Finally, the bike has heated grips, as well as heated and cooled seats, as per the brochure. However, these weren’t functional on our test bike, and the person who gave us the bike didn’t know how to connect them. Still, the Roadmaster is feature-rich, as it should be, considering the money spent on it. And adding a sense of value to that money spent is an absolute gem of an engine.
That oversized, air-cooled V-twin engine is the hallmark of the Roadmaster, and it plays a central role in the experience the bike brings to the table. With 171 Nm peaking at just 3,000 rpm, you have a surge of torque from the moment you release the clutch lever. It’s like the automotive equivalent of a locomotive. It’s necessary, considering the half-ton of weight the motor has to propel, as well as the combined weight of the bike, rider, passenger and luggage. Once you start, the Indian quickly hits triple-digit speeds, if you’re generous with the throttle. On the other hand, it doesn’t mind sticking to low gears in higher gears, for example when riding around town.
But the icing on the cake of this V-twin is the levels of refinement, regardless of the position of the rev needle. There is simply almost no vibration in the handlebars or footpegs, which goes a long way to making a short or long ride an enjoyable experience.
Navigating the road with your favorite music in company is relaxing.
The three drive modes – Standard, Tour and Sport – show a significant difference in power delivery. The good thing is that even in Sport mode the throttle response isn’t out of control. Speaking of throttle response, the Roadmaster was much more natural than the abrupt, disconnected feel of the Indian Chief Bobber that uses the same motor.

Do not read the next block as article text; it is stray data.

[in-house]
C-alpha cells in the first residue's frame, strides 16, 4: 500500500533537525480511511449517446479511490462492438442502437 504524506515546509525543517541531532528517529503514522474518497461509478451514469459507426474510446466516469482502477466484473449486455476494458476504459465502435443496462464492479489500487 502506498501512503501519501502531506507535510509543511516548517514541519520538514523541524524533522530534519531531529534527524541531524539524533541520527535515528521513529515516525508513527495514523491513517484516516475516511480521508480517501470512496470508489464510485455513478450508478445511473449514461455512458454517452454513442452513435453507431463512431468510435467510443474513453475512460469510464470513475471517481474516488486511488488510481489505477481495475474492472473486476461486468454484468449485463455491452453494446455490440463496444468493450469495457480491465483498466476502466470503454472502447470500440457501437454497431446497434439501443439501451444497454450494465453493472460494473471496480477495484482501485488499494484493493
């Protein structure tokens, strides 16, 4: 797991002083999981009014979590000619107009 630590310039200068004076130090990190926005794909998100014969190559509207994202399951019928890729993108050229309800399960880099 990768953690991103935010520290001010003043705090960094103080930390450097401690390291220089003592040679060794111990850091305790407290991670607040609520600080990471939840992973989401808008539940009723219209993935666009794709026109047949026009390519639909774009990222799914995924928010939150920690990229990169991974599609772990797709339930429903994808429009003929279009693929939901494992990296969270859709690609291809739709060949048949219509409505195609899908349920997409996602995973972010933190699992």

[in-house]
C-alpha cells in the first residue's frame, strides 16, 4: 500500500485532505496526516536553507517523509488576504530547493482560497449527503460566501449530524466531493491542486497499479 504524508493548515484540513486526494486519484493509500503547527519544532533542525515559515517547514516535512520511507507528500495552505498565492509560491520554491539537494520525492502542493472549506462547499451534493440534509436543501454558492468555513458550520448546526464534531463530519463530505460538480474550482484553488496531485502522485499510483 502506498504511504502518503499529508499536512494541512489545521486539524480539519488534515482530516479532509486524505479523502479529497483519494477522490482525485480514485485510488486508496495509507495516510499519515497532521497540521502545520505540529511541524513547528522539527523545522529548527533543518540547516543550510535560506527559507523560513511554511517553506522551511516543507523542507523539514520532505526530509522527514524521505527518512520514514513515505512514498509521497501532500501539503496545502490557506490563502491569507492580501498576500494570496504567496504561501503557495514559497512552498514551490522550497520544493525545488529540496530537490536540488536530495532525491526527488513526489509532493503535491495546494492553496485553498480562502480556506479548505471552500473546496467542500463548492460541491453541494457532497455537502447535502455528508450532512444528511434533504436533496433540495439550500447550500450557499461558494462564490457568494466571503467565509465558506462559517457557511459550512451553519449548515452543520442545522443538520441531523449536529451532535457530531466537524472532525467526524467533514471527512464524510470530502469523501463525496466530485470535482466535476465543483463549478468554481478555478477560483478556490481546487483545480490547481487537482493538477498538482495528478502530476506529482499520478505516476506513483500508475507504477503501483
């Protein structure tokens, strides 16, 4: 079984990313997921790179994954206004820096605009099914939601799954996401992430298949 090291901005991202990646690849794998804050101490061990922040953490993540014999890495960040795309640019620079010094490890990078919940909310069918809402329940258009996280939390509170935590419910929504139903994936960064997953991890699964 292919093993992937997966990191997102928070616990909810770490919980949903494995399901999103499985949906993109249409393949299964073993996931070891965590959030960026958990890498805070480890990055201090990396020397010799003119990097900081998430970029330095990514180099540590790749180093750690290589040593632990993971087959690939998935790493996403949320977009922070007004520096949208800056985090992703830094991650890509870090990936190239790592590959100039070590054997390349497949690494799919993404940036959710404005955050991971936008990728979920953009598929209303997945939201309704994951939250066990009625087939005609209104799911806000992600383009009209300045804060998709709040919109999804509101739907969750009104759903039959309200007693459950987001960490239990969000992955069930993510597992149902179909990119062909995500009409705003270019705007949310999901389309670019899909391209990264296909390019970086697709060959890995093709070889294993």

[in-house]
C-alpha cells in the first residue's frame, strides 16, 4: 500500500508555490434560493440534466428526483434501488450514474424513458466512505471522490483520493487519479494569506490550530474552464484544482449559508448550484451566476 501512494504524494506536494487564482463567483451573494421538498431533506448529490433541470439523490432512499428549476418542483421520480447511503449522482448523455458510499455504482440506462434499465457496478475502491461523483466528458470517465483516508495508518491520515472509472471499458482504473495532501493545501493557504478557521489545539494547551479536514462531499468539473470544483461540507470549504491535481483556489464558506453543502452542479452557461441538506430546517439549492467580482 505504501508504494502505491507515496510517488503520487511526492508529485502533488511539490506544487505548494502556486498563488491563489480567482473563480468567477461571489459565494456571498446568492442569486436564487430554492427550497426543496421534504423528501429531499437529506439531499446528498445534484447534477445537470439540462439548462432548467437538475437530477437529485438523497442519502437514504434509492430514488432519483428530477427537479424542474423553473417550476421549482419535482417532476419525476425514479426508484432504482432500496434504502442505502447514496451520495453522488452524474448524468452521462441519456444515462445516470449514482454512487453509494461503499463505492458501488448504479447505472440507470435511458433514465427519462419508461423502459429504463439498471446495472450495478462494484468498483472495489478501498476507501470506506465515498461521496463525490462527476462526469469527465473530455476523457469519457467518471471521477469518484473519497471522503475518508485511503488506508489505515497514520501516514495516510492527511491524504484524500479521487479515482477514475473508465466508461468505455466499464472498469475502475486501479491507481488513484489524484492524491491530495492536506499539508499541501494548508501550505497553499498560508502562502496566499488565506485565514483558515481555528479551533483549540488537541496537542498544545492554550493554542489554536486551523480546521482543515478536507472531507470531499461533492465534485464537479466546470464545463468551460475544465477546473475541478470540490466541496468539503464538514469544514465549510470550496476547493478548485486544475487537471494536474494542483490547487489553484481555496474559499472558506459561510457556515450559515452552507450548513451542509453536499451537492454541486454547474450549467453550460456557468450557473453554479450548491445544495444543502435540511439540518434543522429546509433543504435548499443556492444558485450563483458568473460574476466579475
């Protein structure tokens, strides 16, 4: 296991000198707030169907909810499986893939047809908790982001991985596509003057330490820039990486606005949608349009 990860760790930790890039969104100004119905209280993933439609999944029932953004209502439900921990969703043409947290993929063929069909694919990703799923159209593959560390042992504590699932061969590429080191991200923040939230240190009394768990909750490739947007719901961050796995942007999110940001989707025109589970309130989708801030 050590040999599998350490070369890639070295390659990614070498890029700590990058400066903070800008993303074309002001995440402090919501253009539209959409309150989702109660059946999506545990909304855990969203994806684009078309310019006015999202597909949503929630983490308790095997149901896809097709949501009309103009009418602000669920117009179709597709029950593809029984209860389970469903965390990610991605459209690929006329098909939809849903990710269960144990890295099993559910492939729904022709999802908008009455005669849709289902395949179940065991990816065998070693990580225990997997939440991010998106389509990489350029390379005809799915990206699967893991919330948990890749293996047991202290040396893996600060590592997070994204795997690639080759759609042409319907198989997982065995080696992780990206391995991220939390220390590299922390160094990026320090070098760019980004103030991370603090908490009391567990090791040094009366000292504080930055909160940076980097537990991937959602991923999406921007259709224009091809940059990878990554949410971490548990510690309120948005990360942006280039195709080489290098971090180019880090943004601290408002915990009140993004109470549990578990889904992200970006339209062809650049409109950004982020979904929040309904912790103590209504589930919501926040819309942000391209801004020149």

That said, the downside of sitting on a motorcycle with such a large air-cooled engine is the amount of heat it gives off. There were times when I regretted cycling through the congested streets of Mumbai, with the heat sometimes reaching unbearable levels. The rear cylinder deactivation feature helps to some extent, but our traffic conditions and weather are at the end of the scale for it to have a significant effect on heat management. So if you’re planning on riding the Roadmaster for your daily commute, don’t.
Looking at the specs, it’s only natural that you’d feel intimidated by the 403kg curb weight. But the moment you start moving, all that weight seems to disappear. This bike is so well balanced that you could crawl at 5 km/h with your feet on the floor, or fly around a fast corner at 140 km/h with the bike sticking to a planned line. Part of the confidence in the bike also comes down to the suspension setup. It soaks up bad roads much better than you’d expect (definitely nicer than the big Harley Street Glide Special and Road Glide Special we’ve also ridden recently) and isn’t as disruptive either. by the bumps in the middle of the turns. In fact, I was amazed at how easy it was to change direction, despite the over 1600mm wheelbase.
The only thing you need to watch out for is the limited cornering clearance on either side before the bottom of the running board starts scraping the road. Additionally, the 140mm ground clearance, while decent, still requires caution to be exercised while negotiating extra-tall speed breakers.
Another aspect to keep in mind is that it takes some effort to stop the juggernaut, especially at high speeds. Bigger discs should therefore be part of the next round of upgrades on this bike.
One of a kind
Of the various motorcycles we’ve had the pleasure of riding, the Indian Roadmaster Dark Horse stands out as one of the truly special ones. There is nothing like this motorcycle on our roads and nothing can compare to the experience of riding this motorcycle.
Perhaps one of the most special POVs from the driver’s seat.
At least, until Harley-Davidson brings its new CVO range to India. Even then, there’s a certain charm about the Indian Roadmaster. It looks great, drives well and there is an air of exclusivity around it. Paying upwards of Rs 50 lakh (on-road, Maharashtra) for this motorbike is certainly the prerogative of the very well-heeled, and you also need to be at peace with a small service network. But if you fit that bill and fancy driving an American cruiser equipped with all the bells and whistles, the Roadmaster is a must-have. As for me, I’m just going to sit back and reminisce about that beautiful sunrise on that very special day riding the Roadmaster.